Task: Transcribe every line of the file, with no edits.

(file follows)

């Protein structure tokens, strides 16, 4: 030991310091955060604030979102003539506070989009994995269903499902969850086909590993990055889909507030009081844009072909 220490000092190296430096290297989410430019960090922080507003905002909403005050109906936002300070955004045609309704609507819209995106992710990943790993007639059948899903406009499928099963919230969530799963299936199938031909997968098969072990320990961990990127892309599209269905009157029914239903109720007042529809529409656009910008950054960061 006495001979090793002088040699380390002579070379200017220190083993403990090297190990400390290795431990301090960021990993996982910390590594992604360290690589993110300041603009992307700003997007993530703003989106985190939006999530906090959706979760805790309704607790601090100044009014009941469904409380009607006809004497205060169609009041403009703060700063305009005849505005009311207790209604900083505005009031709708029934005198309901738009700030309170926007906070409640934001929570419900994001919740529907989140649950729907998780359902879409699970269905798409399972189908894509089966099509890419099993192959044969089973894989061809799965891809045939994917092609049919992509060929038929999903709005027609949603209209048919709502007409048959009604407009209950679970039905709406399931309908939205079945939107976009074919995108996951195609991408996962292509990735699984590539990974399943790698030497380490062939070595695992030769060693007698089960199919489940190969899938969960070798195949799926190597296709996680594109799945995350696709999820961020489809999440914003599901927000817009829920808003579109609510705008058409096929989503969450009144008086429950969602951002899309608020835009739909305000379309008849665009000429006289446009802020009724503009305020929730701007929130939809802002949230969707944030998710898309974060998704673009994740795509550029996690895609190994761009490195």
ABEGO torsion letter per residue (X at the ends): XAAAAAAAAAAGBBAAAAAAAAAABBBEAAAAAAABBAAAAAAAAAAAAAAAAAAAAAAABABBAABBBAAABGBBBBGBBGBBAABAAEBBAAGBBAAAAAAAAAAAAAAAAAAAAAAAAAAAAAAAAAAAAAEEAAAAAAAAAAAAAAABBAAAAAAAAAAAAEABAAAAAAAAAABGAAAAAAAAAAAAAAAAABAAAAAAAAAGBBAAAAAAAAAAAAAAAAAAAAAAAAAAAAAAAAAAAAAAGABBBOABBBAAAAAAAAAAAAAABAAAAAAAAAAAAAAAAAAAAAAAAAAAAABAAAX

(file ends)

């Protein structure tokens, strides 16, 4: 030991310091955060604030979102003539506070989009994995269903499902969850086909590993990055889909507030009081844009072909 220490000092190296430096290297989410430019960090922080507003905002909403005050109906936002300070955004045609309704609507819209995106992710990943790993007639059948899903406009499928099963919230969530799963299936199938031909997968098969072990320990961990990127892309599209269905009157029914239903109720007042529809529409656009910008950054960061 006495001979090793002088040699380390002579070379200017220190083993403990090297190990400390290795431990301090960021990993996982910390590594992604360290690589993110300041603009992307700003997007993530703003989106985190939006999530906090959706979760805790309704607790601090100044009014009941469904409380009607006809004497205060169609009041403009703060700063305009005849505005009311207790209604900083505005009031709708029934005198309901738009700030309170926007906070409640934001929570419900994001919740529907989140649950729907998780359902879409699970269905798409399972189908894509089966099509890419099993192959044969089973894989061809799965891809045939994917092609049919992509060929038929999903709005027609949603209209048919709502007409048959009604407009209950679970039905709406399931309908939205079945939107976009074919995108996951195609991408996962292509990735699984590539990974399943790698030497380490062939070595695992030769060693007698089960199919489940190969899938969960070798195949799926190597296709996680594109799945995350696709999820961020489809999440914003599901927000817009829920808003579109609510705008058409096929989503969450009144008086429950969602951002899309608020835009739909305000379309008849665009000429006289446009802020009724503009305020929730701007929130939809802002949230969707944030998710898309974060998704673009994740795509550029996690895609190994761009490195």
ABEGO torsion letter per residue (X at the ends): XAAAAAAAAAAGBBAAAAAAAAAABBBEAAAAAAABBAAAAAAAAAAAAAAAAAAAAAAABABBAABBBAAABGBBBBGBBGBBAABAAEBBAAGBBAAAAAAAAAAAAAAAAAAAAAAAAAAAAAAAAAAAAAEEAAAAAAAAAAAAAAABBAAAAAAAAAAAAEABAAAAAAAAAABGAAAAAAAAAAAAAAAAABAAAAAAAAAGBBAAAAAAAAAAAAAAAAAAAAAAAAAAAAAAAAAAAAAAGABBBOABBBAAAAAAAAAAAAAABAAAAAAAAAAAAAAAAAAAAAAAAAAAAABAAAX